Citizen Ben's 7 Great Virtues

He was the most remarkable of the founding fathers: in his time, he was America's best scientist, inventor, diplomat, humorist and business strategist. In this second annual chapter in TIME's Making o


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    Among the things Mrs. Dogood dared to make fun of was the college Franklin had planned to attend until his father decided it wasn't worth the cost. She recounts falling asleep under an apple tree while considering whether to send her son to Harvard. As she journeys in her dream toward this temple of learning, she notices that the gate is guarded by "two sturdy porters named Riches and Poverty," and only those who met the approval of the former could get in. Most of the students are content to dally with the figures called Idleness and Ignorance. "They learn little more than how to carry themselves handsomely, and enter a room genteelly (which might as well be acquired at a dancing school), and from thence they return, after abundance of trouble and charge, as great blockheads as ever, only more proud and self-conceited."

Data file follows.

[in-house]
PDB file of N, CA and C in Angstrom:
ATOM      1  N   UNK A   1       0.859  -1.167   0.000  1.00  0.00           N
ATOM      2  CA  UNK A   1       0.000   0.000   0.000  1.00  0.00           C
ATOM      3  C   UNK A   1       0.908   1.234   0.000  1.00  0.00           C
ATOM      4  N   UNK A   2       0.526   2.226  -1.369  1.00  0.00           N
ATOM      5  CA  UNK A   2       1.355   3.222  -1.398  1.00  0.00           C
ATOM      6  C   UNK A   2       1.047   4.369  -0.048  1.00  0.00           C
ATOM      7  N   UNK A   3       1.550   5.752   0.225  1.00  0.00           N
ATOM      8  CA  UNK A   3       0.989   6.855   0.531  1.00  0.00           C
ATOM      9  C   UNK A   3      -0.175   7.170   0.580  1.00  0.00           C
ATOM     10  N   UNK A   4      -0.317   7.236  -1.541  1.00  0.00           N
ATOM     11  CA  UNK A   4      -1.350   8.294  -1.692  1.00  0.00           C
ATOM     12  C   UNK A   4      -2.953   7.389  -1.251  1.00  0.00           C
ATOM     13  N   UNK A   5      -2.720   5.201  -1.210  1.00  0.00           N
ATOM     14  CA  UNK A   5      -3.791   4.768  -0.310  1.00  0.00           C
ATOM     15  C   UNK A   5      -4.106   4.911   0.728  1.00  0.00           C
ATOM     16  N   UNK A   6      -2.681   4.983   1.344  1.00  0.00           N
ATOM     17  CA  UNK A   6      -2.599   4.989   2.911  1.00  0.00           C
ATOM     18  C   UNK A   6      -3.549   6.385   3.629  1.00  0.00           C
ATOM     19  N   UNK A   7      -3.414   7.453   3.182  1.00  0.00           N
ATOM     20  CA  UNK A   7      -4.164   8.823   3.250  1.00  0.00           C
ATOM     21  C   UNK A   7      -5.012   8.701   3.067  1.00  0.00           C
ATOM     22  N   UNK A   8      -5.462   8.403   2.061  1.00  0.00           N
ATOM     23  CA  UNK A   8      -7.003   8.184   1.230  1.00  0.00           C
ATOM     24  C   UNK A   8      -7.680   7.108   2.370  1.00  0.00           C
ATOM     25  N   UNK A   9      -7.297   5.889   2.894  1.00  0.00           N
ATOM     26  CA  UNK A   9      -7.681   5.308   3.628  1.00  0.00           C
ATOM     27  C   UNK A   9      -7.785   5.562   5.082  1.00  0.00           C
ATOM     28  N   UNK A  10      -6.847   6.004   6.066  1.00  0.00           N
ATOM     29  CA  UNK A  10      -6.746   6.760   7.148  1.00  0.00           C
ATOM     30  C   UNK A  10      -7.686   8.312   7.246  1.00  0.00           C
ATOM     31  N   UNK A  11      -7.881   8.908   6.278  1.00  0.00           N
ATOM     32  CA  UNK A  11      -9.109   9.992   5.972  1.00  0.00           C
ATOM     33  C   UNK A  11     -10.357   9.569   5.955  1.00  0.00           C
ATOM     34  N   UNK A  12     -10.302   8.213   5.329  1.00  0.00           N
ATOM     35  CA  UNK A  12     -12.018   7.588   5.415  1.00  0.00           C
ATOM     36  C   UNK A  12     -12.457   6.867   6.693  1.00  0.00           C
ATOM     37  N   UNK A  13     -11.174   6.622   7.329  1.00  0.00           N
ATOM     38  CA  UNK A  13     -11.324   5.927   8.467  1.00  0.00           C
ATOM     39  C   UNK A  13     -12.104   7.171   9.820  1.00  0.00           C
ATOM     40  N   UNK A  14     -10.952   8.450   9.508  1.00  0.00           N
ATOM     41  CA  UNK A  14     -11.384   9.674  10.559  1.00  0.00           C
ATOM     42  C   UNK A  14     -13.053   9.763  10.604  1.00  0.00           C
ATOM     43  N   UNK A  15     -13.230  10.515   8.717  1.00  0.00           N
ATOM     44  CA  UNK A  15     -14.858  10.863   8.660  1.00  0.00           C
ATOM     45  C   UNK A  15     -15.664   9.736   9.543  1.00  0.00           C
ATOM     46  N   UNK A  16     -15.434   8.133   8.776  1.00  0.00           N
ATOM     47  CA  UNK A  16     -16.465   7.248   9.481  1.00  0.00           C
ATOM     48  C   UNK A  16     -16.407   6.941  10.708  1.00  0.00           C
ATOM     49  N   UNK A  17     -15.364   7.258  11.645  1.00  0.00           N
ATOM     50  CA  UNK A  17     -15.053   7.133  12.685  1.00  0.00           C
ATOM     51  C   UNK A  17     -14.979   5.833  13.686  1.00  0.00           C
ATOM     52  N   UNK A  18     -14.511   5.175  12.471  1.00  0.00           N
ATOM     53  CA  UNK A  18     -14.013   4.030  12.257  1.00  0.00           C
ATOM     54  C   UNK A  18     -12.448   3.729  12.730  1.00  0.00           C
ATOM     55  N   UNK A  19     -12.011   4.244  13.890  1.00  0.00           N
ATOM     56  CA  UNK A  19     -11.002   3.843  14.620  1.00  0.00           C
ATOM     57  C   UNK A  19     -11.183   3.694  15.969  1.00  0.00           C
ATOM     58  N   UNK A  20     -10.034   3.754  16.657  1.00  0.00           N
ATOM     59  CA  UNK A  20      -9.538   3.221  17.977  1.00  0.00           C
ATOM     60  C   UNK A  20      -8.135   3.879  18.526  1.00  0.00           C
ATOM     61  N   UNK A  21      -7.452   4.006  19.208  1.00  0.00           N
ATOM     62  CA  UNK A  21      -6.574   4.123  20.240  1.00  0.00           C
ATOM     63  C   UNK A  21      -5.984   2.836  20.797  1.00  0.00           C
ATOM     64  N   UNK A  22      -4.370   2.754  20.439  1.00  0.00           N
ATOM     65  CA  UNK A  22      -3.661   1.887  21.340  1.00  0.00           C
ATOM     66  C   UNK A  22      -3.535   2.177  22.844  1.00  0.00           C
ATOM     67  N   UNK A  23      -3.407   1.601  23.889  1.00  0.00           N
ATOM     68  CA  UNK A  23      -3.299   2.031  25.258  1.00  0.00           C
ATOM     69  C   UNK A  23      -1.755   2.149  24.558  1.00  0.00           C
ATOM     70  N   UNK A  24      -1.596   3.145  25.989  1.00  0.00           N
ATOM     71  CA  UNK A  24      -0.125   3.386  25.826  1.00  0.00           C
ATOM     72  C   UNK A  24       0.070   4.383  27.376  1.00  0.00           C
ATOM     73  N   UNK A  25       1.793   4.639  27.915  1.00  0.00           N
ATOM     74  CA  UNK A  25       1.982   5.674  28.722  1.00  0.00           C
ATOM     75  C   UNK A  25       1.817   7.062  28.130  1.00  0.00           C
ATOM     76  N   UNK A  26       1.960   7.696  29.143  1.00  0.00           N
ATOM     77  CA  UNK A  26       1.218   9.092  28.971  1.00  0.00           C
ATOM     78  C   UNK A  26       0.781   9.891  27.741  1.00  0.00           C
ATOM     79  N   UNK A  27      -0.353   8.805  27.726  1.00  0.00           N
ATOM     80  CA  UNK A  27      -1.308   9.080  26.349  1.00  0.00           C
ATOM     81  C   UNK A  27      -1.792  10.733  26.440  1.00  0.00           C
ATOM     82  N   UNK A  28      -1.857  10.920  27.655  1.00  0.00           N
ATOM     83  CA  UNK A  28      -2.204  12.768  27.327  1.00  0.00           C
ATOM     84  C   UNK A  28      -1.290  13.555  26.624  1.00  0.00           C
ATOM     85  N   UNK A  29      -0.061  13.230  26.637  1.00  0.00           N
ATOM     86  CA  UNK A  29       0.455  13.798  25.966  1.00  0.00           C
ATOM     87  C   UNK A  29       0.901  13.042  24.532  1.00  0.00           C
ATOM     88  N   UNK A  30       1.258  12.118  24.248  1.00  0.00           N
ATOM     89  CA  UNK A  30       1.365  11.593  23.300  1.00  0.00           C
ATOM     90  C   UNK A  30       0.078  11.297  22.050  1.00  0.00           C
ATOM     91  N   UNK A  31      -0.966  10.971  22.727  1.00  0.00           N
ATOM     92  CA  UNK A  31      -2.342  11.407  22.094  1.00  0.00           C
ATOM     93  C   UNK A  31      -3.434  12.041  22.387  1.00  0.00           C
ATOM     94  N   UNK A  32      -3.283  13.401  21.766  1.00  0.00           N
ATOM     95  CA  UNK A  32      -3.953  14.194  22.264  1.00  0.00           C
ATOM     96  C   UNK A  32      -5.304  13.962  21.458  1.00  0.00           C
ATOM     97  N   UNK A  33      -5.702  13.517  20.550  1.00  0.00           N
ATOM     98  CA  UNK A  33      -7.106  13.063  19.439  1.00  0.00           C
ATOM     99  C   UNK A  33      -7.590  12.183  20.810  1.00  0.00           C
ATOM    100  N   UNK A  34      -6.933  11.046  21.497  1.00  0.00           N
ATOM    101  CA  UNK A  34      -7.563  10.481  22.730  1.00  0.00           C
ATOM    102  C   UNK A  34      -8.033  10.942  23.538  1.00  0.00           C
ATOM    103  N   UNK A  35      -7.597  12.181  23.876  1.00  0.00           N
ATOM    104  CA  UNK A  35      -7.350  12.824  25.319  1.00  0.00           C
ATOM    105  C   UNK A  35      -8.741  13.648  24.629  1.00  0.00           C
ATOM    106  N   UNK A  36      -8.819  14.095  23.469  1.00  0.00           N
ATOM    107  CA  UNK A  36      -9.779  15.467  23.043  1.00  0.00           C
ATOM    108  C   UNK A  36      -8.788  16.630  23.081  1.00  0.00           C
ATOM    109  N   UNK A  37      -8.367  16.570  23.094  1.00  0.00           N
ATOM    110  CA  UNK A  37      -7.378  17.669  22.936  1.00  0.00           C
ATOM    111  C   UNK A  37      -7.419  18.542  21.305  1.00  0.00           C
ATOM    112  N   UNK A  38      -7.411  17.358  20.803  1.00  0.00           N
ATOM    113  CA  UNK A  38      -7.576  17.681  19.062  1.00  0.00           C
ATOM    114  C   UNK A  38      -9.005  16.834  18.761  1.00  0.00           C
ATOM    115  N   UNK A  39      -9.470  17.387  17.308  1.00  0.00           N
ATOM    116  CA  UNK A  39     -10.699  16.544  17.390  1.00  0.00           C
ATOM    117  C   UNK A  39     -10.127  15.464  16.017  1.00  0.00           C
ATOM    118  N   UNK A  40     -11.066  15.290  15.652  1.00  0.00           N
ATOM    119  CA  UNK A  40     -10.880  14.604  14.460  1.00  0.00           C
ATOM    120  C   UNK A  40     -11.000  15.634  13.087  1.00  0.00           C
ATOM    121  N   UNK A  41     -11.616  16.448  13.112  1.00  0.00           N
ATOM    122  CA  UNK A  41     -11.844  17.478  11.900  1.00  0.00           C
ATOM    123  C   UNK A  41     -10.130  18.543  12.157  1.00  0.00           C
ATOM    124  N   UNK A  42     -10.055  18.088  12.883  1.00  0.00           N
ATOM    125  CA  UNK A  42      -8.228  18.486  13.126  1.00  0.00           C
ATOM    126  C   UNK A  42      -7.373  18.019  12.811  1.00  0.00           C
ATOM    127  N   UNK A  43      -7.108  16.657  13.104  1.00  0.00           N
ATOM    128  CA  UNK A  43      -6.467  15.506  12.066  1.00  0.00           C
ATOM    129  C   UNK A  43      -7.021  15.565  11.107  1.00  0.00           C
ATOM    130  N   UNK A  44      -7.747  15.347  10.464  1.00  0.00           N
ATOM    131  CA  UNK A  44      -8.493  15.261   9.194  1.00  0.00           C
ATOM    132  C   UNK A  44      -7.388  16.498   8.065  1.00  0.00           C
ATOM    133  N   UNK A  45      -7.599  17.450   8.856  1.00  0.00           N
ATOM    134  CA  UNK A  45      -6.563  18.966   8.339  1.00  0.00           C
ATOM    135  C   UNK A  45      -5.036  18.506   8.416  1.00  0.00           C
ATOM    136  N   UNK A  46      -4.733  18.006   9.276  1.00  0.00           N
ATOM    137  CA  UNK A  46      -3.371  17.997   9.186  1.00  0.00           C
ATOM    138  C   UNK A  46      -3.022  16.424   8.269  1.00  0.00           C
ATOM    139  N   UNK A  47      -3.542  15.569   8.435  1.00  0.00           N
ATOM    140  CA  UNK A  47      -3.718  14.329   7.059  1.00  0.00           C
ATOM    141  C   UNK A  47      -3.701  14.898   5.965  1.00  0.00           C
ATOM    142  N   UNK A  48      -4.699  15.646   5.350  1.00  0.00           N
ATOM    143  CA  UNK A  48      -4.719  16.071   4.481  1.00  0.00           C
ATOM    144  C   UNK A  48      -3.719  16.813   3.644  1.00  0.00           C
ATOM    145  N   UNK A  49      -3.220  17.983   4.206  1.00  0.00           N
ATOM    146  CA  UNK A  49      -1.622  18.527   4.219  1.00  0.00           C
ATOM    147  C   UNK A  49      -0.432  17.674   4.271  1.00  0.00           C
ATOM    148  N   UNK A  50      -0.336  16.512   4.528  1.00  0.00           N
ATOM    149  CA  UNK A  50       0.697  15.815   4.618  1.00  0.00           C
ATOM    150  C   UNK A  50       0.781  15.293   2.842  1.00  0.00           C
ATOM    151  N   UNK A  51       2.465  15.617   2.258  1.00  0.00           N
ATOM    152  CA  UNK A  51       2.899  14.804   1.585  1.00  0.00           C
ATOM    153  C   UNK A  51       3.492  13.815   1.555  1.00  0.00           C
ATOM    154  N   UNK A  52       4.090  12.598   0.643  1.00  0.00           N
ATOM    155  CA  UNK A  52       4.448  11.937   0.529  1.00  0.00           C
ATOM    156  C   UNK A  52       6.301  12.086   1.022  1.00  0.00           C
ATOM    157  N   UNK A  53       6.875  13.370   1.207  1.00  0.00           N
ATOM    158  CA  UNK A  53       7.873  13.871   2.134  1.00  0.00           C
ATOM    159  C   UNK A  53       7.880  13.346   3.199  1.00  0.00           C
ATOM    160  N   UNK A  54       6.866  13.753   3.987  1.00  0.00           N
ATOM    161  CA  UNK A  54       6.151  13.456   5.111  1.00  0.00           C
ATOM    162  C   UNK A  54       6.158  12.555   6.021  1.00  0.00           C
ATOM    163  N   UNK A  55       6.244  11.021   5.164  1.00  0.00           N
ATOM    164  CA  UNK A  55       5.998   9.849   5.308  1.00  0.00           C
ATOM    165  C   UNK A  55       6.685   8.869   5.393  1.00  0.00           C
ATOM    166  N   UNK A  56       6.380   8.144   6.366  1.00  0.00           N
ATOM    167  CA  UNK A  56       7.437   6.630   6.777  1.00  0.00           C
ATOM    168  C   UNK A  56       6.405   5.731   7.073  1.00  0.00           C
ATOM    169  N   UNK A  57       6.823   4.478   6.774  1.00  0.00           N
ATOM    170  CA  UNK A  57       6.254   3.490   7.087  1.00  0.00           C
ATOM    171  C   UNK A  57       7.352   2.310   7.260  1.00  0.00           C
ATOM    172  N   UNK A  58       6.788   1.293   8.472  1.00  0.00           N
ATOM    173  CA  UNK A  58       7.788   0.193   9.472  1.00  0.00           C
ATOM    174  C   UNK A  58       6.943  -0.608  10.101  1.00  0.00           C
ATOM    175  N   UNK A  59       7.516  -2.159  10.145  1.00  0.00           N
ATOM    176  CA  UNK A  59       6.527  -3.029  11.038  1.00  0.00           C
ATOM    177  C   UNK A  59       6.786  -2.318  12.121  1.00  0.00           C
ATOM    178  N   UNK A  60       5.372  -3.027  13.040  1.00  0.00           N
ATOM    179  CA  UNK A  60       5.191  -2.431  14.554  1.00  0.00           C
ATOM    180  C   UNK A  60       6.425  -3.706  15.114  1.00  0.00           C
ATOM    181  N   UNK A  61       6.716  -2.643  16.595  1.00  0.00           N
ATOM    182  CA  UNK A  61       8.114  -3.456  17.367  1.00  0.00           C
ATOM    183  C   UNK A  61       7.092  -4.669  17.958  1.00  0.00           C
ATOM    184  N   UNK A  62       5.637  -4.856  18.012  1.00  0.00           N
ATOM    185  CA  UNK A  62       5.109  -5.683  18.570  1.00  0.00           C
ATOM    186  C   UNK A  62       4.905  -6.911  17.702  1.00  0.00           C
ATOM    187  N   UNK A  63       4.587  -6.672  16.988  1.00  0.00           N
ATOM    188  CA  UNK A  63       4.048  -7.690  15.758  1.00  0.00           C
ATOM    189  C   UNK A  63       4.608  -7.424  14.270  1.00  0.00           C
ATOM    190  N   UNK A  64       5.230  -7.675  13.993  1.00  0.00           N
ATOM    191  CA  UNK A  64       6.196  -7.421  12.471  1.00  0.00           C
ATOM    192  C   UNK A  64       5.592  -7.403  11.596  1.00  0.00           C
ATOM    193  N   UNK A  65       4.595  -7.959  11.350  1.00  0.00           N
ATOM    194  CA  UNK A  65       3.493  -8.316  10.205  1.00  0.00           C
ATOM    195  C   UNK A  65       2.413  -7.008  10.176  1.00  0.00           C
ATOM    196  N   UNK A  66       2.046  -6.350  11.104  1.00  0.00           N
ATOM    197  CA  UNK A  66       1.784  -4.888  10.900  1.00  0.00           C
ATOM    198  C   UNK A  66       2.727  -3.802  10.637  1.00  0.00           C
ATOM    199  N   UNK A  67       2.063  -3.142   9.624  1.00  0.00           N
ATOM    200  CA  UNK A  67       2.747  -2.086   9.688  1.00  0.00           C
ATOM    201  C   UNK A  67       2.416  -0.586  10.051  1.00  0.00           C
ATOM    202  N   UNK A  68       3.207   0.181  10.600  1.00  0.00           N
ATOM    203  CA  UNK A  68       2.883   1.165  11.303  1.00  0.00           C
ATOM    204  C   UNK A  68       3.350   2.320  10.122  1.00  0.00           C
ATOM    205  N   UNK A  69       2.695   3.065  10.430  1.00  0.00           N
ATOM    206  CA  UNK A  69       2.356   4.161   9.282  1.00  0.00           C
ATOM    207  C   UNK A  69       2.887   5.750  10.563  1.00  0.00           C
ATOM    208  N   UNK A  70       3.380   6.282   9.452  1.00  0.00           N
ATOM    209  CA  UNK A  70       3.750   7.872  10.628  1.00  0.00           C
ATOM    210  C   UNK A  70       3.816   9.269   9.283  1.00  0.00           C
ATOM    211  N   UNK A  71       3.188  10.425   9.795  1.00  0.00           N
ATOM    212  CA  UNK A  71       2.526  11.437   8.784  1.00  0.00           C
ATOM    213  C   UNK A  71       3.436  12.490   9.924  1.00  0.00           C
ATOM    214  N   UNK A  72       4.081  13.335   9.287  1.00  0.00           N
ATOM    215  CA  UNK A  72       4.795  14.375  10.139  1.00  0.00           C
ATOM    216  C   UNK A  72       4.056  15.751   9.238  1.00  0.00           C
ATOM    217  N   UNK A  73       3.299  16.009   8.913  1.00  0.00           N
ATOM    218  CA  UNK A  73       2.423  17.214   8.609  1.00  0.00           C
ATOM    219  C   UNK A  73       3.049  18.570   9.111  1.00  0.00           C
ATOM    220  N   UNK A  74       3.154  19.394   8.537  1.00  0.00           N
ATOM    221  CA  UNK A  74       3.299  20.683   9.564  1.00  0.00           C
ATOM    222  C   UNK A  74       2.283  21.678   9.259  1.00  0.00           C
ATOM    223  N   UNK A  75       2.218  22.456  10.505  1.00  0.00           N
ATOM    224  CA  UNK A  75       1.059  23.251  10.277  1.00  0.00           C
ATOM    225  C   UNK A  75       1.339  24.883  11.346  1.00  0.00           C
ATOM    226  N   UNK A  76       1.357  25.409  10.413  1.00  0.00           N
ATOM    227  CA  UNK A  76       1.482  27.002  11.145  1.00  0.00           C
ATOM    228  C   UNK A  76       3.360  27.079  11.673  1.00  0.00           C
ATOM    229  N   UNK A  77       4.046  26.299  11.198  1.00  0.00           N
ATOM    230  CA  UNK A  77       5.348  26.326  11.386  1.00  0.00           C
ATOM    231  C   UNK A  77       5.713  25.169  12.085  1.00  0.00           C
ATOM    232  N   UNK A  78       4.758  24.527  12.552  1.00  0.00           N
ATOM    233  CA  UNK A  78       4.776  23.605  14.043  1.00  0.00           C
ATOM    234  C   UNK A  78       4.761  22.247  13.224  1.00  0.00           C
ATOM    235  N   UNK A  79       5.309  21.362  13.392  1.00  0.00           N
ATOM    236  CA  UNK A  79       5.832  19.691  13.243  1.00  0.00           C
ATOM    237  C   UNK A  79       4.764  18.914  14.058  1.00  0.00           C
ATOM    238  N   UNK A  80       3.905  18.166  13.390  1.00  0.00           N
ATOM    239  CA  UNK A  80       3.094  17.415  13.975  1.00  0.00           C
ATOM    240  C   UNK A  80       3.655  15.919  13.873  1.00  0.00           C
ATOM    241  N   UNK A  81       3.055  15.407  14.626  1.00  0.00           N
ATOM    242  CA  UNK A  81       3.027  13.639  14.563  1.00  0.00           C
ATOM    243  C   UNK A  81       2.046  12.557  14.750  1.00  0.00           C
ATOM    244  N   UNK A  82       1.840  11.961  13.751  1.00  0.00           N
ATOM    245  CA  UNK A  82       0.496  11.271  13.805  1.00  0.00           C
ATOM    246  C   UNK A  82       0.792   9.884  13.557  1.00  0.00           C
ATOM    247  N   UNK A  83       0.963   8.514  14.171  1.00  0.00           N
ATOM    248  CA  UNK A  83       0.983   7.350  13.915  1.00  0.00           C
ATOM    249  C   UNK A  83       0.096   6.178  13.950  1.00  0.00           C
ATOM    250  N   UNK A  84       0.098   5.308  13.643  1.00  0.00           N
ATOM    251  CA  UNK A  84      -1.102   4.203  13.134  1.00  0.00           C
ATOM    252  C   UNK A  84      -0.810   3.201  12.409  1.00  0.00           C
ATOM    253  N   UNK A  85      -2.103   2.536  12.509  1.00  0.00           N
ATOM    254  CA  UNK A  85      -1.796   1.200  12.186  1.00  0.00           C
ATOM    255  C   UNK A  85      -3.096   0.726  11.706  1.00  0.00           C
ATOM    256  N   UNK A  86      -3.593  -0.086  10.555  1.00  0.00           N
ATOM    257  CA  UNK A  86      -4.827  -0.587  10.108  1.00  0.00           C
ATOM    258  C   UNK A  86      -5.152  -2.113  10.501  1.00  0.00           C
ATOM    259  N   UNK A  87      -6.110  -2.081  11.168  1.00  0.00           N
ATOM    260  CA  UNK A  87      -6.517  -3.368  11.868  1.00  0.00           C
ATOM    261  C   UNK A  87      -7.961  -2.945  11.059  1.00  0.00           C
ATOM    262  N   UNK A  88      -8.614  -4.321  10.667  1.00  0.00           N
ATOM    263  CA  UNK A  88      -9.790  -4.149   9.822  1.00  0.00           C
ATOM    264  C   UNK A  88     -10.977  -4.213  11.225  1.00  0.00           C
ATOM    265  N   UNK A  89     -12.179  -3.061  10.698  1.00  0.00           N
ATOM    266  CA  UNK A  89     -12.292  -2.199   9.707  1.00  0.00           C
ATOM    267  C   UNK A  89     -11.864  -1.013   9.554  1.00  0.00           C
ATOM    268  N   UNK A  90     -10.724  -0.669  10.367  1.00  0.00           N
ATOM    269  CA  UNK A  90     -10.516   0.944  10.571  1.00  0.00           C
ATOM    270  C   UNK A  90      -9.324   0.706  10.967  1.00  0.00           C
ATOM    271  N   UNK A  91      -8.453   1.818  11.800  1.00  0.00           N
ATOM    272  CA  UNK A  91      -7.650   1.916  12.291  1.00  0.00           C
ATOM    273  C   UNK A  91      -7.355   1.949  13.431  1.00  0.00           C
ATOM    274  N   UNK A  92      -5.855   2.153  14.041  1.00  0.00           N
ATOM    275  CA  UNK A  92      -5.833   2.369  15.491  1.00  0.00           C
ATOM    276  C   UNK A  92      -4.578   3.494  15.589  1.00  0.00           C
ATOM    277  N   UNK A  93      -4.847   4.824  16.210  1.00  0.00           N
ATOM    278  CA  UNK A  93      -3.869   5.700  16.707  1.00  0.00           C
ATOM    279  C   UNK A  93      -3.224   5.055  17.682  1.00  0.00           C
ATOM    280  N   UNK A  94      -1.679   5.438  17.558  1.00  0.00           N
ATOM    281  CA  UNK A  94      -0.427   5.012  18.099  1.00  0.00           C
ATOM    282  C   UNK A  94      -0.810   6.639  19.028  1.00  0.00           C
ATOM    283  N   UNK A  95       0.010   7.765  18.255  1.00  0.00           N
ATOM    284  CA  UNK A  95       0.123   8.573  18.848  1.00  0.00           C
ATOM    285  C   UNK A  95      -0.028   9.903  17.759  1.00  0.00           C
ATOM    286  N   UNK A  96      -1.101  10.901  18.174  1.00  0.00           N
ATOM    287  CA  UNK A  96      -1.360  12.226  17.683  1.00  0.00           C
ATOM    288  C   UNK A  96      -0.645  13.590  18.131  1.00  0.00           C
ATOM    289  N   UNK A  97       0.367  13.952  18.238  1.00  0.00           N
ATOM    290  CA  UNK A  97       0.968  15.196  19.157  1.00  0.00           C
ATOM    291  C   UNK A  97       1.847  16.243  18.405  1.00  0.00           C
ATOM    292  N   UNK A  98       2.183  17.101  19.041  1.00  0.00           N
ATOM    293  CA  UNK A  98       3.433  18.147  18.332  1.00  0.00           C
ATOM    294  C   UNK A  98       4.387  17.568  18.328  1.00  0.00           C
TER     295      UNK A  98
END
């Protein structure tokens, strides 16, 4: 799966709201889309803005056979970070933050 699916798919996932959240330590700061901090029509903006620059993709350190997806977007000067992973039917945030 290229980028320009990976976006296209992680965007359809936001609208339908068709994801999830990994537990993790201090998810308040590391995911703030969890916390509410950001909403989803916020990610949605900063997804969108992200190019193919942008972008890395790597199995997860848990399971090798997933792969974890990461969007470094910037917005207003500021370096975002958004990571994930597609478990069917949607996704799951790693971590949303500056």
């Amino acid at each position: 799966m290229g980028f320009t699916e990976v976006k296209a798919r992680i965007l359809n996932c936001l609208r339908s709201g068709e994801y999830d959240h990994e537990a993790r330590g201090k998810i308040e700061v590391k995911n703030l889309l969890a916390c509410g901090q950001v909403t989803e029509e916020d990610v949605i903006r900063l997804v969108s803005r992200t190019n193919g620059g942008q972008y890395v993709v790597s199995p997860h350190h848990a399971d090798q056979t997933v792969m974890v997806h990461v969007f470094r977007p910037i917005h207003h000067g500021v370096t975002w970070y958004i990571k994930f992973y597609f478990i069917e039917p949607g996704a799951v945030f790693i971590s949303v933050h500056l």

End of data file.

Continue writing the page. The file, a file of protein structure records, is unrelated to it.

Franklin created a similar character in Poor Richard Saunders, the pseudonym he used when he began to publish an annual almanac. The beauty of inventing a fictional author was that he could poke fun at himself by admitting, only half in jest, that money was his main motivation. "I might in this place attempt to gain thy favor by declaring that I write almanacks with no other view than that of the public good; but in this I should not be sincere," Poor Richard began his first preface. "The plain truth of the matter is, I am excessive poor, and my wife ... has threatened more than once to burn all my books and Rattling-Traps (as she calls my instruments) if I do not make some profitable use of them for the good of my family."

    In his first edition, Poor Richard predicts "the inexorable death" of his rival almanac writer Titan Leeds, giving the exact day and hour. It was a prank borrowed from Jonathan Swift. Leeds fell into the trap, and in his own almanac for 1734 (written after the date of his predicted death) called Franklin a "conceited scribbler" who had "manifested himself a fool and a liar." Poor Richard responded that all of these defamatory protestations indicated that the real Leeds must indeed be dead and his new almanac a hoax by someone else. "Mr. Leeds was too well bred to use any man so indecently and scurrilously, and moreover his esteem and affection for me was extraordinary."

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